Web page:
Reader Thomas owns a fairly small, compact laptop, yet "the little bugger has gotten incredibly noisy in the last few weeks. It's the cooling fan, which seems to run all the time and at maximum speed." He wants to know what he can do to get his laptop back to its previously quiet self.
Like desktops, laptops can suck up a ton of dust. And because everything in a laptop is packed together so tightly, dust is even more dangerous. When the cooling fan has to run constantly, it's just a matter of time before the machine starts overheating, locking up, and possibly even kicking the bucket.
Fortunately, as I wrote many moons ago, this is quite easy to fix. All you need is a small screwdriver and a can of compressed air (or an air compressor).
Power down the laptop, flip it over, and remove the battery. (Unplug the AC adapter, too.) Look for an air vent on an outer edge of the laptop; there should be a nearby access panel on the bottom. Unscrew the panel and remove it. You should see the fan right underneath. (Your mileage may vary, but the three laptops I have here all have panel-accessible fans.)
Now it's time to blow out the dust, something you might want to do outside. Hit the fan in short bursts from lots of different angles, making sure to blow most frequently in the direction of the air vent. If you're using an air compressor, as I did, keep the pressure relatively low, and don't get too close with the nozzle. You don't want to damage the fan or anything else, after all!
After you've blown out all the dust you can see (and hopefully a lot more that you couldn't), replace the access panel and battery, then power up the system. I'll wager that it runs much quieter (and cooler) than it did before.
If your laptop is more than a year or two old, it's probably overdue for a similar cleaning. (Same goes for your desktop.)
Back Up Your Drivers with Free Semper Driver Backup
I'm a big believer in diversified backups: a local hard drive for cloning your system, an online service that houses your data, your phone for preserving your contacts and calendar, and so on. But there's one piece of the puzzle that's often overlooked: drivers.
Semper Driver Backup does exactly what its name implies: saves and restores all system drivers. Why is this important? Because system manufacturers rarely supply drivers on disc anymore. That means if you ever need to wipe your hard drive and reinstall Windows, you might find yourself without a critical driver.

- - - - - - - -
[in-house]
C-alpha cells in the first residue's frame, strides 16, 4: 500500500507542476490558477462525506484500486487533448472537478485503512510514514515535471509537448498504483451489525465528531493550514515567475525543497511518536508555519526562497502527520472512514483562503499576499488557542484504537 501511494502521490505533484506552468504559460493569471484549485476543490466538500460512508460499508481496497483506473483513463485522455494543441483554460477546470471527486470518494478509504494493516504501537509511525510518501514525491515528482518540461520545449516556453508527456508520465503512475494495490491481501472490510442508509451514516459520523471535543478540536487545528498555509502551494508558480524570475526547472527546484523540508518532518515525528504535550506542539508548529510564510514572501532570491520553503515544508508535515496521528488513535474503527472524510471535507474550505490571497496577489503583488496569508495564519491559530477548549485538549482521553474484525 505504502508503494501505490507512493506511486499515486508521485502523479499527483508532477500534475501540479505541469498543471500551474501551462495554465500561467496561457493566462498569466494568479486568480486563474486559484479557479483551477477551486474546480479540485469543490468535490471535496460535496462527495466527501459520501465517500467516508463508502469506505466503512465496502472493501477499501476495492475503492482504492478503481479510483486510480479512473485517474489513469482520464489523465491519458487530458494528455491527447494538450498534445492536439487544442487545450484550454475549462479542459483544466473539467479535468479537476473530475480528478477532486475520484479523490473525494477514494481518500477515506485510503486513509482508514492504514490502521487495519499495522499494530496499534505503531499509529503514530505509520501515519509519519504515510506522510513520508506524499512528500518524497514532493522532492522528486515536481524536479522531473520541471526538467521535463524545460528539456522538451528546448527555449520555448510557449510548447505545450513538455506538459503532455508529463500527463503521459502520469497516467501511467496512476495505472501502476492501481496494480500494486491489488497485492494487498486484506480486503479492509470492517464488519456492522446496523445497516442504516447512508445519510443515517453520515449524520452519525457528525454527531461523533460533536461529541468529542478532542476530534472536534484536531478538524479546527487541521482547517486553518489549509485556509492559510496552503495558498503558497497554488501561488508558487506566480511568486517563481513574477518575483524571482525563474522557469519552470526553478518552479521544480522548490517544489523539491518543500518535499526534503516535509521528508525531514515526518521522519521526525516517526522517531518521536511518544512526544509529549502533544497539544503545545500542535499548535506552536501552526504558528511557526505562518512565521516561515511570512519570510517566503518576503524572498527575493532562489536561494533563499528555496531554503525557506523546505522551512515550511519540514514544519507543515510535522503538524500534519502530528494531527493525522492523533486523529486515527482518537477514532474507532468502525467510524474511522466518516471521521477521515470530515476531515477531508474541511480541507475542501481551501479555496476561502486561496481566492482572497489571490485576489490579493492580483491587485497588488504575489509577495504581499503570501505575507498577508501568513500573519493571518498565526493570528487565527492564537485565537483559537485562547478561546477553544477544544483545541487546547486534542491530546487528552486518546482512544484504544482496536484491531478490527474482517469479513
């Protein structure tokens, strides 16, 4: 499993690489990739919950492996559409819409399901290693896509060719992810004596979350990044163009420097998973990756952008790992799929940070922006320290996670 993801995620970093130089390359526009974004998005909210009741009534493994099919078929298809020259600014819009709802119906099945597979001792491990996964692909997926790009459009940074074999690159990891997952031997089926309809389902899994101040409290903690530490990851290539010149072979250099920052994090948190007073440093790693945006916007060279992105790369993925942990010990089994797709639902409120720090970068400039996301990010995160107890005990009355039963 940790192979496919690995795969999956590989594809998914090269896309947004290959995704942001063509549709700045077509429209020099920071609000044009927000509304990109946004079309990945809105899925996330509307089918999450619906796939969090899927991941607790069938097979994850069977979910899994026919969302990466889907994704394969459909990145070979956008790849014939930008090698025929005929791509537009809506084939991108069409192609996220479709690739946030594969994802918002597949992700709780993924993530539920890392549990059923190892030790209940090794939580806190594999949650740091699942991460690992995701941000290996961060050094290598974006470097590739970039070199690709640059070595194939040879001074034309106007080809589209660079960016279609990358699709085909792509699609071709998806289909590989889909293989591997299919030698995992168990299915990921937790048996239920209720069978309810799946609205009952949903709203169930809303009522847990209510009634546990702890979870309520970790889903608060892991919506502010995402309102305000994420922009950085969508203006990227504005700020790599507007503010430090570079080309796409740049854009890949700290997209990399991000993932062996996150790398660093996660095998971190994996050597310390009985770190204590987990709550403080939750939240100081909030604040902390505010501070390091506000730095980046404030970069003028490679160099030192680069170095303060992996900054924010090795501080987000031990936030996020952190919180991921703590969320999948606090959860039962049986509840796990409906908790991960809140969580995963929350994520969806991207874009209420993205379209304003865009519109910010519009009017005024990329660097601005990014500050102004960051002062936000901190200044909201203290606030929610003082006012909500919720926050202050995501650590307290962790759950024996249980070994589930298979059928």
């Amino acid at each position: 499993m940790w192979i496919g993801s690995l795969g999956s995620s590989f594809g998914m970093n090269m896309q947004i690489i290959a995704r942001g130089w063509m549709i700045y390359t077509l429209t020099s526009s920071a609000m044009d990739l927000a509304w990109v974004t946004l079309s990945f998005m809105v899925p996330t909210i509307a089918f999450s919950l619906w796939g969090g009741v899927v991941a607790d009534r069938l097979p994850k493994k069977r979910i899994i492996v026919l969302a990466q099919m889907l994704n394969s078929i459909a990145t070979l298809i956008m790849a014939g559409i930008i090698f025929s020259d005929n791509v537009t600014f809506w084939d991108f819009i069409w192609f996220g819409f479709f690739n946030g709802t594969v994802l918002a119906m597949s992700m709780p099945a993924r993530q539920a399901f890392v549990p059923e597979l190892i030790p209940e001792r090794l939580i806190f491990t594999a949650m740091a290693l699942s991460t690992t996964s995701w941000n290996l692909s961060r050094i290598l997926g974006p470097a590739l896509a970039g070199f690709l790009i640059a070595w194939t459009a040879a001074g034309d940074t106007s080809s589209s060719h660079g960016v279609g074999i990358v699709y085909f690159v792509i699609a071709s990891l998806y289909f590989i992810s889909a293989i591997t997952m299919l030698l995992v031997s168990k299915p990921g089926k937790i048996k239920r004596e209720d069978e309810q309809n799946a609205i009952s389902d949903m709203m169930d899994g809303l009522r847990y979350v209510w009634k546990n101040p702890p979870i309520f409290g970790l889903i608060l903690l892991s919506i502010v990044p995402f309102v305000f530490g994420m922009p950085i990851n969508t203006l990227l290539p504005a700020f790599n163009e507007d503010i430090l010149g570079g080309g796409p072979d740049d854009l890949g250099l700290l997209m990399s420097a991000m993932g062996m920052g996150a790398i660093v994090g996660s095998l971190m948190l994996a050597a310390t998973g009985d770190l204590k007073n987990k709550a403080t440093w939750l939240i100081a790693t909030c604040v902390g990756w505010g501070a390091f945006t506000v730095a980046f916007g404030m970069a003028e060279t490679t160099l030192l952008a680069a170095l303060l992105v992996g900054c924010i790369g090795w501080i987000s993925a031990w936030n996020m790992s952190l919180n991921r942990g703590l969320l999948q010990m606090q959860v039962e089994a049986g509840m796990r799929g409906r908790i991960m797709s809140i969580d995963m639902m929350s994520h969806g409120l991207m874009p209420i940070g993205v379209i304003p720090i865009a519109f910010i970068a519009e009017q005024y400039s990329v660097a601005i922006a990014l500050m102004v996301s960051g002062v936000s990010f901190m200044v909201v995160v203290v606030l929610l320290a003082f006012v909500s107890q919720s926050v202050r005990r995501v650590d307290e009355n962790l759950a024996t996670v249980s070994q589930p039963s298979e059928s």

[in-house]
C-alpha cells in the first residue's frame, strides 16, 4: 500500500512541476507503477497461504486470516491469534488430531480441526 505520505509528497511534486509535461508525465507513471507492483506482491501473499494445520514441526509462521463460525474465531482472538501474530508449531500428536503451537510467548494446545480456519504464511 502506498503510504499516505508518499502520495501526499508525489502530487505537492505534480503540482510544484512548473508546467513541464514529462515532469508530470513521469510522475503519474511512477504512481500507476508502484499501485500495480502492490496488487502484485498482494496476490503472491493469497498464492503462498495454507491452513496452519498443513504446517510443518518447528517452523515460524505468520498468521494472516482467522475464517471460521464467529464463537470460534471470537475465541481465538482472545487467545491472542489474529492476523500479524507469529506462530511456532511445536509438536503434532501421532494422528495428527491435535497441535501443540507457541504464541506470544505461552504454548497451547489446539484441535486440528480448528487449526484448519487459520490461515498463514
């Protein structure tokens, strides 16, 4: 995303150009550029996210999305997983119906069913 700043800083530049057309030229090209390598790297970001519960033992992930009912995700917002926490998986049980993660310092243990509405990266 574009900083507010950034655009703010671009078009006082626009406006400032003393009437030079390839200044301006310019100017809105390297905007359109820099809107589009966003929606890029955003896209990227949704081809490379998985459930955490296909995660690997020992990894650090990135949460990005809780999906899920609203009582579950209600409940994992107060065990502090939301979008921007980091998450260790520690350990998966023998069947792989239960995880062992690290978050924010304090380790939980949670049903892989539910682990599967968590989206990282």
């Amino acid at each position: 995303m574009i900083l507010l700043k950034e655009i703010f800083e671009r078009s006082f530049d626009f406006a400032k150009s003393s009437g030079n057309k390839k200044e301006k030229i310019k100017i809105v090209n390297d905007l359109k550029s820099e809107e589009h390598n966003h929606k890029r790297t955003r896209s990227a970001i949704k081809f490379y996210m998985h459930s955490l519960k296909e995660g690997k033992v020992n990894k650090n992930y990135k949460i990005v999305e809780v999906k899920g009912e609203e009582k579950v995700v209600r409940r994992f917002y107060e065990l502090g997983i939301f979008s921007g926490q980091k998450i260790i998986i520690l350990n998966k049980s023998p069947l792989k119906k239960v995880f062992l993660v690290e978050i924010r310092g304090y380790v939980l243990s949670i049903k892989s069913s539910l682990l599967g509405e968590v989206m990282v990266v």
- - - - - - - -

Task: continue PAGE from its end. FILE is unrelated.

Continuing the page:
In fact, I've had it happen where I did a system wipe/reinstall, only to discover I didn't have the driver I needed for the machine's Wi-Fi adapter--meaning I couldn't connect to the Internet to download the other drivers I needed. (Ultimately, I had to hunt down an Ethernet cable and move the machine within range of my router--big hassle!)
Semper Driver Backup finds every single driver on your PC and copies it to a folder, which you can then offload to, say, an external hard drive, a flash drive, or even a service like Dropbox (though I definitely think you're better off keeping the drivers available locally; see my above example if you can't understand why).
This is, of course, just one of several utilities that will tackle this job (which, FYI, you don't need to do often; every 6-12 months is probably fine). Other popular options include Double Driver and DriverMax. Whatever tool you use, just do yourself a favor and use one. The hassle you prevent could be your own.
If you've got a hassle that needs solving, send it my way. I can't promise a response, but I'll definitely read every e-mail I get--and do my best to address at least some of them in the PCWorld Hassle-Free PC blog . My 411: email@example.com . You can also sign up to have the Hassle-Free PC newsletter e-mailed to you each week .